Crops of marijuana will be increasing if the Canadian government follows the recommendations of the task force it convened. The recommendations were released today and legislation will be introduced in the spring of 2017.
Photo Credit: CP / Sean Kilpatrick

Marijuana legalisation: task force recommendations released

Marijuana legalisation is now a step closer to reality in Canada. A government appointed task force released its recommendations today, and the initial reaction seems quite positive.

People over 18 should be able to carry up to 30 grams of marijuana on them for recreational use.

Colette Rivet, of the Cannabis Canada Association, said while they’re still combing through the 106 page-document, some of the highlights are in keeping with the producer’s recommendations.

Cannabis Canada represents the 15 licensed companies that can produce and sell medical cannabis legally now.

Medical marijuana is only available through the mail at present, but store-front outlets and pharmacies are the recommended venues for future legal purchases.


“I really think we should commend the task force for its thorough and thoughtful approach to a very complex issue for Canada,” Rivet said.

Shops like this one in Vancouver, are illegal now, but it the government acts on most of the recommendations of its task force, they will be a more common sight in Canadian towns and cities. © Radio Canada/Philippe Moulier

One of the most contentious issues in the Canadian debate around legalising marijuana is the age of access.

The Canadian Medical Association had wanted to limit access to people over 21 years of age. Some groups were even suggesting it be limited to those over 25.

Rivet acknowledges the concern over the long-term effect on teenagers, and that while the science is still not clear, she says setting it at 18 is an effort to protect young people from the black market.

“We are one of the top countries where people from 15 to 25 are the highest users of cannabis on the black market. So if you’re going to put your age limit at 25, then you’re asking the ones below 25 to remain with the black market.” she said.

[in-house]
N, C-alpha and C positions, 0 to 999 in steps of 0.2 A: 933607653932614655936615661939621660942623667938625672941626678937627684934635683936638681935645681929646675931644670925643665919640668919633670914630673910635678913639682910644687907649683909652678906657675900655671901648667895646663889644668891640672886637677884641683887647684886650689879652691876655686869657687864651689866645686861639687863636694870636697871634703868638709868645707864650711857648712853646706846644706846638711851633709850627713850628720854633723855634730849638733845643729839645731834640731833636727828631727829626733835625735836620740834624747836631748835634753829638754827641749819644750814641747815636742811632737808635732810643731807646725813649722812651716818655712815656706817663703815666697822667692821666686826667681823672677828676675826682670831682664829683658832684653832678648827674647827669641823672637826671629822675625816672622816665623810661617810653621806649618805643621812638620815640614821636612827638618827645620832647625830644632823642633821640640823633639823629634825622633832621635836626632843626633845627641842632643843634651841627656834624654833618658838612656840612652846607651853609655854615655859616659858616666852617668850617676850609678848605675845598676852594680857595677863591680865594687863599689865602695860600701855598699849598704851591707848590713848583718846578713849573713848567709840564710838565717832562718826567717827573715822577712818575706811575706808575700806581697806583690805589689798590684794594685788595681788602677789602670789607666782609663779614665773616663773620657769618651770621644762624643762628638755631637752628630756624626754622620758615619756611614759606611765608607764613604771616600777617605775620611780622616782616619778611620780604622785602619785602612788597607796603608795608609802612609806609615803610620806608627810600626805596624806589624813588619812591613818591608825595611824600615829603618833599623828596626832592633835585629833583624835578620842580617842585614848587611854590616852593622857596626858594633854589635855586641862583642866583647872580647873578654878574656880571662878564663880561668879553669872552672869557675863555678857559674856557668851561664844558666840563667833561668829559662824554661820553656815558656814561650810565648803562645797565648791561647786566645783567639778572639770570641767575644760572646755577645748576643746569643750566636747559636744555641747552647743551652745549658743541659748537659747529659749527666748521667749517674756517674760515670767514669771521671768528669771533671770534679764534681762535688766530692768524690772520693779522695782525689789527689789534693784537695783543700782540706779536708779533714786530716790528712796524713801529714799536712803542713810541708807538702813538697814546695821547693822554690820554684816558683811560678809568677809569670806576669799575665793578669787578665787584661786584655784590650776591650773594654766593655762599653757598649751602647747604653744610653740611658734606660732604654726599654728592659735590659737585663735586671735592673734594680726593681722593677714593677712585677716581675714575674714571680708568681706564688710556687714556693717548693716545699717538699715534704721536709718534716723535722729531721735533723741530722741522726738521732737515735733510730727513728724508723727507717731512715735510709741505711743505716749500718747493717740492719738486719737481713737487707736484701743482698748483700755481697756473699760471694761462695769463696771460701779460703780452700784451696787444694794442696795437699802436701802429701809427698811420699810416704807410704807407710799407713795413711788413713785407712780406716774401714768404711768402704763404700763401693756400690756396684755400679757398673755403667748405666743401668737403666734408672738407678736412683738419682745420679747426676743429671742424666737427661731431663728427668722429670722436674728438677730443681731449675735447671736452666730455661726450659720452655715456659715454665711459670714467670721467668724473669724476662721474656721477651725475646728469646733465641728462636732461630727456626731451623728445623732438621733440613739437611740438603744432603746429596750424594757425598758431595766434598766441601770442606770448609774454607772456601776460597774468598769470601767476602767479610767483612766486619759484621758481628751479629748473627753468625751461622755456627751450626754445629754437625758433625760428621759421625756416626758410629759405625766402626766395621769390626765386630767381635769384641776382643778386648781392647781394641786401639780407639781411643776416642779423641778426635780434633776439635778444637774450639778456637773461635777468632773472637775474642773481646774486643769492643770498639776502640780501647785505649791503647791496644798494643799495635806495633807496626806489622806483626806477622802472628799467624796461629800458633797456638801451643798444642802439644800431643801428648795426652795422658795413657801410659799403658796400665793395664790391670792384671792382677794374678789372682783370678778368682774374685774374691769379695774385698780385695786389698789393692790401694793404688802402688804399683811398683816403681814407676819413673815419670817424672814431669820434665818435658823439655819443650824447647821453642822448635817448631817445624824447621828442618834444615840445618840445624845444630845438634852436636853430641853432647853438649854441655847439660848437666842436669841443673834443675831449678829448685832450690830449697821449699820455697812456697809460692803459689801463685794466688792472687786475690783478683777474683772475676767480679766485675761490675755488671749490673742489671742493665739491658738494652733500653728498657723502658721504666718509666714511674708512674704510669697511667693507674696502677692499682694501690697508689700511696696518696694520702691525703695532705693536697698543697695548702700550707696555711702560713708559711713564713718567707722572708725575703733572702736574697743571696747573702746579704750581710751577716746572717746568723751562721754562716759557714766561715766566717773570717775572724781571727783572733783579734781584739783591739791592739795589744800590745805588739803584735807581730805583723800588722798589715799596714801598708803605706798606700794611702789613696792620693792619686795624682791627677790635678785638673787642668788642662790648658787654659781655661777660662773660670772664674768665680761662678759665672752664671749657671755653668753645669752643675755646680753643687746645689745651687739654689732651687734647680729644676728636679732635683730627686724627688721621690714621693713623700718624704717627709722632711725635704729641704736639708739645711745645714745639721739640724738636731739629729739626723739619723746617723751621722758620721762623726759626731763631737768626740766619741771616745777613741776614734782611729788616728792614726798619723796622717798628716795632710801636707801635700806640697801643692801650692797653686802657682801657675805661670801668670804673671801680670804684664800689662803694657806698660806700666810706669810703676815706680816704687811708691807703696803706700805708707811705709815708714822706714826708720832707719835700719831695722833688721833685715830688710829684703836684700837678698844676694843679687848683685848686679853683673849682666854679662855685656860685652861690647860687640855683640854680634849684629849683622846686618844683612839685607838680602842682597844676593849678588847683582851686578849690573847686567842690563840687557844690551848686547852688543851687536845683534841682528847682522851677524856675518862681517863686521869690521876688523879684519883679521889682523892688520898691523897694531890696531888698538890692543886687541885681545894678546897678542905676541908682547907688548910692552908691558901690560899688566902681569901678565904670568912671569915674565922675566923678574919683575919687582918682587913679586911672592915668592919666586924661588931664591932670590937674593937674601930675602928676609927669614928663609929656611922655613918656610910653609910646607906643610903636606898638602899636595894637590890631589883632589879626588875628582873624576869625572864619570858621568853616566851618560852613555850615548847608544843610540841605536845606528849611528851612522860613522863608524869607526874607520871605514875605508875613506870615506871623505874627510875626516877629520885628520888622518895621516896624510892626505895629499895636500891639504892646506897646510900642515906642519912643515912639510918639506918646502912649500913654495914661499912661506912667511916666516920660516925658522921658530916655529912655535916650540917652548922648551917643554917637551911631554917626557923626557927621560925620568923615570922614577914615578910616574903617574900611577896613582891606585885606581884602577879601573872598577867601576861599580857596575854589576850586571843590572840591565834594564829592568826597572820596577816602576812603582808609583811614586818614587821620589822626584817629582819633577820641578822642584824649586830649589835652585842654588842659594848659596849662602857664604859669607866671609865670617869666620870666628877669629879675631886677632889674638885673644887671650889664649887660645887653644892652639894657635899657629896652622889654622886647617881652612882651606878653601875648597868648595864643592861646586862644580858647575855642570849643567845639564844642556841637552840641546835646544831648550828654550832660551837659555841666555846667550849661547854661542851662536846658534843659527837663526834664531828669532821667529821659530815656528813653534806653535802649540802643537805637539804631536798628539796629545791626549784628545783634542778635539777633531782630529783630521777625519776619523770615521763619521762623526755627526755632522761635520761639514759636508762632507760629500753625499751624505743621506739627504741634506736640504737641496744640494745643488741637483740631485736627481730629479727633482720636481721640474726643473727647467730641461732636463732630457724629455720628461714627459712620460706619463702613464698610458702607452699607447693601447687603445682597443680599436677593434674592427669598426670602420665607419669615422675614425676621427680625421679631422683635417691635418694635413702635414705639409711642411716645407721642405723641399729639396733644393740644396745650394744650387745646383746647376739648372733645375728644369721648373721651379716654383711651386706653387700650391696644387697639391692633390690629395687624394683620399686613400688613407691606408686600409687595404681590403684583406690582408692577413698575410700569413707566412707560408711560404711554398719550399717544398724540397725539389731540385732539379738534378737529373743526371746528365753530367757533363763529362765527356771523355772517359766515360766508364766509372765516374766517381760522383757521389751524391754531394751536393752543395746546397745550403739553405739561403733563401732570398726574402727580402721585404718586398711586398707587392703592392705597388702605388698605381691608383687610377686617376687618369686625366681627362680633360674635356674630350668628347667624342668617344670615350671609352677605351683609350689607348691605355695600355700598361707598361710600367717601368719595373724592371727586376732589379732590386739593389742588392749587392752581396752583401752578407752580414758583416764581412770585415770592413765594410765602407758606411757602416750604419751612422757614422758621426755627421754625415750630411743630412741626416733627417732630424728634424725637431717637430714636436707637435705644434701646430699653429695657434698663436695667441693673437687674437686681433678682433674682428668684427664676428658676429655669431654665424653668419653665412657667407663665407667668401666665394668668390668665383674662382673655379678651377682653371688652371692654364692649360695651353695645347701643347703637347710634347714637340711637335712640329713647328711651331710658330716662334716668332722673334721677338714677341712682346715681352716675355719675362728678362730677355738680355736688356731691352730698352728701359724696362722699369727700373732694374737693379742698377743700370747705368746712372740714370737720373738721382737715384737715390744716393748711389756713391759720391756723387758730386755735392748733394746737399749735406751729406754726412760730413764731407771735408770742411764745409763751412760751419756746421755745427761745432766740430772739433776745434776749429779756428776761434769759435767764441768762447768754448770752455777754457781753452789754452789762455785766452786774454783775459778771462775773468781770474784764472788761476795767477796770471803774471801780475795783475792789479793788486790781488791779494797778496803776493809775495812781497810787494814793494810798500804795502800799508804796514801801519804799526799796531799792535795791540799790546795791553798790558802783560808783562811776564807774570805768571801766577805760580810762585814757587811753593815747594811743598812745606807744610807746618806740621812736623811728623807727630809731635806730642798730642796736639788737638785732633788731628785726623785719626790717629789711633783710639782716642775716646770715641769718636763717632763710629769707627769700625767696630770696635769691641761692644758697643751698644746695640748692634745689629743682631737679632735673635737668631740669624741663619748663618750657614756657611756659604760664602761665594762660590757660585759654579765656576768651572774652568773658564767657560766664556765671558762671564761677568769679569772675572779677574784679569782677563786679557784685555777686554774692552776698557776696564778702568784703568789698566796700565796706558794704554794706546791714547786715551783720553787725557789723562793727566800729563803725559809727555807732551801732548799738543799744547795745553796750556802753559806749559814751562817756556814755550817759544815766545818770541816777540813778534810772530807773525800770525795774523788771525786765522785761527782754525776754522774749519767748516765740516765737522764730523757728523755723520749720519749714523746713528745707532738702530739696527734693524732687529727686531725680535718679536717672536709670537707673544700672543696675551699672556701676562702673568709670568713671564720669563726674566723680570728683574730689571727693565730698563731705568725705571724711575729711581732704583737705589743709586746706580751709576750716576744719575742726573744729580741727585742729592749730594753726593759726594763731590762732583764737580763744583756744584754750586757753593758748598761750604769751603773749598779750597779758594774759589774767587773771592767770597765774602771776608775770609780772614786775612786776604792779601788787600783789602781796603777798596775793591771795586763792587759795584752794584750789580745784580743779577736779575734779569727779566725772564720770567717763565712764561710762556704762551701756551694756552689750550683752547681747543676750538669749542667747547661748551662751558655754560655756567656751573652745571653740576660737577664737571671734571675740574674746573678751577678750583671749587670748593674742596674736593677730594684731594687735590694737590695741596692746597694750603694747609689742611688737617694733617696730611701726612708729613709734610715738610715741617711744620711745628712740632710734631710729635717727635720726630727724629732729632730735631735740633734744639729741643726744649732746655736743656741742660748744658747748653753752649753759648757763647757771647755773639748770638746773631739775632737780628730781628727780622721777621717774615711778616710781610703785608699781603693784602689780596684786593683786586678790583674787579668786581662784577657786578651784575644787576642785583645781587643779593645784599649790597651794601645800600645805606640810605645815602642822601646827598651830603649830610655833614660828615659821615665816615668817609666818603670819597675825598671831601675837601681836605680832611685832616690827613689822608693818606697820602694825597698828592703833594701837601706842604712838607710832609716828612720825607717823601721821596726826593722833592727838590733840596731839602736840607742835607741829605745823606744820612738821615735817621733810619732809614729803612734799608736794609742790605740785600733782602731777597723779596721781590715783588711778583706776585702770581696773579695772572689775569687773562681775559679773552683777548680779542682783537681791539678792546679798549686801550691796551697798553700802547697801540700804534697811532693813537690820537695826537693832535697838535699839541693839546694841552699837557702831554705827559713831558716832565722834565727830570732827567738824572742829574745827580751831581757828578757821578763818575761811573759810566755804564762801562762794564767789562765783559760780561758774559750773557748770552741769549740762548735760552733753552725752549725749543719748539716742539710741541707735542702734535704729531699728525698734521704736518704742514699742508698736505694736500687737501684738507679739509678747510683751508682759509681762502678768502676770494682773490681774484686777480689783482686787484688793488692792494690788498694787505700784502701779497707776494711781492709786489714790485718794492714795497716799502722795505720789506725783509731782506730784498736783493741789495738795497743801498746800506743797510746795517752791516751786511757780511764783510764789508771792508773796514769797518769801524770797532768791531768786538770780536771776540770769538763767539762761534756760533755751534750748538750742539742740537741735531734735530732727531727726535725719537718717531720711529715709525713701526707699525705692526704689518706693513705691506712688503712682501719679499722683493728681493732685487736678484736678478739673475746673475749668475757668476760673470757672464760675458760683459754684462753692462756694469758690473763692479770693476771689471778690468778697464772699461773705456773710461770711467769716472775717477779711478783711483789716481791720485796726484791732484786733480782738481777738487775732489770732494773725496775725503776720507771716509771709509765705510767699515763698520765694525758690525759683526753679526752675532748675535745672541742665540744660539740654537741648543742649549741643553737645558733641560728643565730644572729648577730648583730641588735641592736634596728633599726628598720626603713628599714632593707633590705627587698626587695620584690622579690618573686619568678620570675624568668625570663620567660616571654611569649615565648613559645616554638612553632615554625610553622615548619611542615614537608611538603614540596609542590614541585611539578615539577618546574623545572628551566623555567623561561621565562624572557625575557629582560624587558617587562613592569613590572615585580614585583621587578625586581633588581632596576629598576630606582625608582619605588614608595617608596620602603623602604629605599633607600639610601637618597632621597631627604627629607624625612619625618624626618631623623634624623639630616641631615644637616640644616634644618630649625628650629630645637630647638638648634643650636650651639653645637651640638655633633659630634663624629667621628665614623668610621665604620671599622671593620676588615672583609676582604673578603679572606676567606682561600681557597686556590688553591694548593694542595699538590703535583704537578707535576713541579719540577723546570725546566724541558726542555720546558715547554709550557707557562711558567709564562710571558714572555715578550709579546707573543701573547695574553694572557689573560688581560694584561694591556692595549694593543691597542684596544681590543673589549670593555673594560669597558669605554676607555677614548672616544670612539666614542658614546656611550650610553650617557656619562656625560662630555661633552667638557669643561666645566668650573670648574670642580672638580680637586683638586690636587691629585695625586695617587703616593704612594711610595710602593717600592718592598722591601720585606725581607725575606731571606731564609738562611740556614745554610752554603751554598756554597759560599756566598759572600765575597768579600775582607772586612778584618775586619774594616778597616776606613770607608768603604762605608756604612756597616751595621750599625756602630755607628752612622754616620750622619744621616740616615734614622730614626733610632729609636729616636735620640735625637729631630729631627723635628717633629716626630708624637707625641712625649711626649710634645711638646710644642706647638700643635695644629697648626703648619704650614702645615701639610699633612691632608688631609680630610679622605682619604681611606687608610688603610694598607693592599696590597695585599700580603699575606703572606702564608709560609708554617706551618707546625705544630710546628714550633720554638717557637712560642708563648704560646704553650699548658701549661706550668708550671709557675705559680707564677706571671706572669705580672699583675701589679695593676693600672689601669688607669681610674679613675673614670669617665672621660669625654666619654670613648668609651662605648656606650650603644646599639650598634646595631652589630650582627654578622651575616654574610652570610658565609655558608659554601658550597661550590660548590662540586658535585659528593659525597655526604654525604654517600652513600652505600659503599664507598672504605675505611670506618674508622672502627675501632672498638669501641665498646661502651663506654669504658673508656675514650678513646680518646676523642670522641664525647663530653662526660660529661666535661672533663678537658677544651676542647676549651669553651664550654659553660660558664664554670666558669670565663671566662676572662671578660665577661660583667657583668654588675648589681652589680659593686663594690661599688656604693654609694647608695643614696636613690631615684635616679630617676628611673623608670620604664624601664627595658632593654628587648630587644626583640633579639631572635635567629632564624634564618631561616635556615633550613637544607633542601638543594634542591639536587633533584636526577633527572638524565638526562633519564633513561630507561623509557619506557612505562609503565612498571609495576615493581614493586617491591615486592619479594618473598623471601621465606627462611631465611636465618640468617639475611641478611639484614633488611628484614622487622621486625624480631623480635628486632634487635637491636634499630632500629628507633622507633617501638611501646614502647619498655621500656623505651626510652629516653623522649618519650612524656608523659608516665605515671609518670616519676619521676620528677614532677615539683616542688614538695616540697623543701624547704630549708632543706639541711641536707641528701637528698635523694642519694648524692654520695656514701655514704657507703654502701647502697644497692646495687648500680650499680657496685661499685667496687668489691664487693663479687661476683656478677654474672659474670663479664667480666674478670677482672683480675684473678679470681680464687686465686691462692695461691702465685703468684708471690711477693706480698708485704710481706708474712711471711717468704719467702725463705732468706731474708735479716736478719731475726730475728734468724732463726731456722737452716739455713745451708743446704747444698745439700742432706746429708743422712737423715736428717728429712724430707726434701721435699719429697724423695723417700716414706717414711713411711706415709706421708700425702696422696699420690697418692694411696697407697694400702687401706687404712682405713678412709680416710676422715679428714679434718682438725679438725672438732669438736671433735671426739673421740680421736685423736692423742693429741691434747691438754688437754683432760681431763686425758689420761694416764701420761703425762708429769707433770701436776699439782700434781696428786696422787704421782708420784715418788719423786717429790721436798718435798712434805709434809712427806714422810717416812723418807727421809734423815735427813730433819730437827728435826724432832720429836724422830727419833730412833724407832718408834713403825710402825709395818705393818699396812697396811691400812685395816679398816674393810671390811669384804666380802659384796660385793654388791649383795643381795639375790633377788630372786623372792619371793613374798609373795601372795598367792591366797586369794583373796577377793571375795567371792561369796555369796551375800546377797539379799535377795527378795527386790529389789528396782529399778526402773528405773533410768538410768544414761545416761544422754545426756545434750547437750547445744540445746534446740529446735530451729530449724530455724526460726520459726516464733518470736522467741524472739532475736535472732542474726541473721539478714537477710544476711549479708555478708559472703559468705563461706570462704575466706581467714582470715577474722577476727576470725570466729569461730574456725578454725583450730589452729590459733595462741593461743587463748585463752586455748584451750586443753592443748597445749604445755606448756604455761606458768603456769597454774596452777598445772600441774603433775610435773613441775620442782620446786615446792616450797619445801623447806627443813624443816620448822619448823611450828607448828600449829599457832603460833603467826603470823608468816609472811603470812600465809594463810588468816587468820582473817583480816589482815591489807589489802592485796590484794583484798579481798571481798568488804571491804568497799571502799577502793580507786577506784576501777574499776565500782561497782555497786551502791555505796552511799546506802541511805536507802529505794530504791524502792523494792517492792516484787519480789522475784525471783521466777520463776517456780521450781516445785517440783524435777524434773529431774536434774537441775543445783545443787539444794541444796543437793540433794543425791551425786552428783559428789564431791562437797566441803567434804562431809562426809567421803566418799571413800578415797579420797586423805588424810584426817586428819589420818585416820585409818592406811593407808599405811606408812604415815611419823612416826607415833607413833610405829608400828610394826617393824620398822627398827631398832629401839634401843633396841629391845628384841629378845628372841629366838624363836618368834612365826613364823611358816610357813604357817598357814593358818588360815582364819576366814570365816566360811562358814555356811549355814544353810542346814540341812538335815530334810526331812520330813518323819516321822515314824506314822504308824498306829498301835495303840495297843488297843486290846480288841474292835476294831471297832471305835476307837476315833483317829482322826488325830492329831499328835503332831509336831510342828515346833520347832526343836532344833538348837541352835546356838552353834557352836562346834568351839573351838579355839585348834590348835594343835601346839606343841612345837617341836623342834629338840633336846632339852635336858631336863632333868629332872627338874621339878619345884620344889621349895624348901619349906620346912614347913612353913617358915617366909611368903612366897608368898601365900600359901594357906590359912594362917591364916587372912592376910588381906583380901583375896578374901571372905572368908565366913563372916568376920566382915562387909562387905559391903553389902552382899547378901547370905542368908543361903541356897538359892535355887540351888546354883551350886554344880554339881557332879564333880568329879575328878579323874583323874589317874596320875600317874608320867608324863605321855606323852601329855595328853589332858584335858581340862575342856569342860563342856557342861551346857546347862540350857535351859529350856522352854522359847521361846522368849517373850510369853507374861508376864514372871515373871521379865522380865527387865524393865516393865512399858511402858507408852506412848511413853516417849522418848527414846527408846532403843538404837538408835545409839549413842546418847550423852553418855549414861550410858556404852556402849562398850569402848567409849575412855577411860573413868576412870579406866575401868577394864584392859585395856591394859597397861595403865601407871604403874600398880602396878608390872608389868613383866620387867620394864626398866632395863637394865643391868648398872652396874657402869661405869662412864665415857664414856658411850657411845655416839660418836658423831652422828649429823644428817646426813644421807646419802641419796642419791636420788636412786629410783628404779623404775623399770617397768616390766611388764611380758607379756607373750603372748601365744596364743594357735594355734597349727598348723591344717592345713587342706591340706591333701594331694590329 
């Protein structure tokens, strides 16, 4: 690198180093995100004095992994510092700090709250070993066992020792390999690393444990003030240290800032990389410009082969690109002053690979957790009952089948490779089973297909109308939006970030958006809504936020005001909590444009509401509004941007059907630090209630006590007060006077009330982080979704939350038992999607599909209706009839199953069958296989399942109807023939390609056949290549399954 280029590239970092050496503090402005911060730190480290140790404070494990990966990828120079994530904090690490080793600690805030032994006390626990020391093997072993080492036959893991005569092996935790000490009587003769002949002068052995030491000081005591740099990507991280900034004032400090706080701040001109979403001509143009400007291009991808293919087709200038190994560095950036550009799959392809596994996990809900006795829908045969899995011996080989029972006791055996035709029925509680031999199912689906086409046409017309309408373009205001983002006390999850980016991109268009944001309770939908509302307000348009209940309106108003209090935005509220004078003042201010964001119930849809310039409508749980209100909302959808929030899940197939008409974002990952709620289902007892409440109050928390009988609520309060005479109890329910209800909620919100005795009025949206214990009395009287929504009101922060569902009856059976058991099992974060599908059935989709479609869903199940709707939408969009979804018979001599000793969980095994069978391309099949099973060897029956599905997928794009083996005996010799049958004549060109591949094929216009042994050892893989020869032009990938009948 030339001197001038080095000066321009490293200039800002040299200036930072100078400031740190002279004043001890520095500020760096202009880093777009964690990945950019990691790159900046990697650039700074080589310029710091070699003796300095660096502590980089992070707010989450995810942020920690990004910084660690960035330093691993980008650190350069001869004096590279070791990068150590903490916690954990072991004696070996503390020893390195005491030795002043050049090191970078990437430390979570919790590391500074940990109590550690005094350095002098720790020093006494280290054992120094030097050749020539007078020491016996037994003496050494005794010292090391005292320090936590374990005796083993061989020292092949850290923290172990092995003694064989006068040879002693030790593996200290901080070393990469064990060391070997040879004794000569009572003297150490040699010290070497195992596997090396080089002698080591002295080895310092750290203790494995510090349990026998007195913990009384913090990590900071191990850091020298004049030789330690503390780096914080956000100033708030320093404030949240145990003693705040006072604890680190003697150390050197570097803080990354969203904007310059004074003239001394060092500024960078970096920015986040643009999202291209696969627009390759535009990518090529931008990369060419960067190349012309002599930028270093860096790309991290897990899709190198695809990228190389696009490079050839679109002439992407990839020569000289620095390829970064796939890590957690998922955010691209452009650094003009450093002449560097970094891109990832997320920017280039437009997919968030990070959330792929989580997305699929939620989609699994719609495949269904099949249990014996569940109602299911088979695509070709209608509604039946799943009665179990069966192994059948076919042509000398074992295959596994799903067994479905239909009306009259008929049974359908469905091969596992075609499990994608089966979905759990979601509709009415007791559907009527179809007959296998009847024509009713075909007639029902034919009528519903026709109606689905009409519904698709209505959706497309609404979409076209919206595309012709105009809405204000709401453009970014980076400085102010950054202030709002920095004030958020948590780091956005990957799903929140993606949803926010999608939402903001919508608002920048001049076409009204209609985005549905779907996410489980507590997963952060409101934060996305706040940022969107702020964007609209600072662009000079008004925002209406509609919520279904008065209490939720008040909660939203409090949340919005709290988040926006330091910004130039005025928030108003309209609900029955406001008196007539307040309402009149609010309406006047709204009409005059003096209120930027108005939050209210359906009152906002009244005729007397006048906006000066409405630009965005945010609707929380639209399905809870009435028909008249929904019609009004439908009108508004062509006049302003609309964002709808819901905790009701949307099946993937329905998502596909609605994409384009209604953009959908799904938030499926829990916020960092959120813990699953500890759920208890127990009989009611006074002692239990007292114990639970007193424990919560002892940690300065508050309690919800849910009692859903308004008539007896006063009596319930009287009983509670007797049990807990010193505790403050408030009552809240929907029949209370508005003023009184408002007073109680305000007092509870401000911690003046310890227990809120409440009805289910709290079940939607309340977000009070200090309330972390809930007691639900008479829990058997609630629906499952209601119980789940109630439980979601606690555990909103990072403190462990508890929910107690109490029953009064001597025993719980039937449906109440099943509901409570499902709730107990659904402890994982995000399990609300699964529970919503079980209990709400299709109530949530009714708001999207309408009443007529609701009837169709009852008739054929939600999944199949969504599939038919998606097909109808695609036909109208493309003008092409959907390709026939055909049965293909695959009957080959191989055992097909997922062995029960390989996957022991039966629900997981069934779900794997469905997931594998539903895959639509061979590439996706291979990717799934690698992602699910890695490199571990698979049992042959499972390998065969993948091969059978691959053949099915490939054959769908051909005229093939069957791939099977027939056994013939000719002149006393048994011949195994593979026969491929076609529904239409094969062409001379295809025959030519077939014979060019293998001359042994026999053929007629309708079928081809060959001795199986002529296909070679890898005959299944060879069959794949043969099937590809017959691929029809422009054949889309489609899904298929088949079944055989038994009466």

Rivet says the association also supports the recommendation that marijuana not be sold in the same places as alcohol and tobacco. She says they do not recommend mixing marijuana with alcohol as, “it increases the impairment that you would have, it increases the impact that it will have on you.”

The producers are pleased with the seed to sale tracking, to ensure the safety of the supply, and the on-going mail-order access that will help people in remote areas of Canada.

“Proceed with caution!”

One of the few disappointments for the association, is the recommendation that there be no advertising.

“We do need some advertising to let the general public understand what a licensed producer’s products are all about, and also because our product’s forms are quite different. We would have oils and we would have the dried flower… some of these products have very little THC in them… or very high, and they’re used for various indications in medicine,” Rivet explains.

She says, the association, in keeping with the task force recommendation, is preparing for a major public education program.

The recommendations will be debated in parliament when legislation is introduced this spring. In the meantime, the business and the agricultural frameworks are expanding to accommodate a market that will include exports.

In a CBC TV interview today, Anne McLellan, a former Liberal cabinet minister and chair of the task force, said that flexibility and adaptability is the way forward, as no one knows yet what the unintended consequences may be.

Ms. McLellan advises a “proceed with caution” attitude, keeping in mind that Canada is just the second country to move to legalise marijuana.

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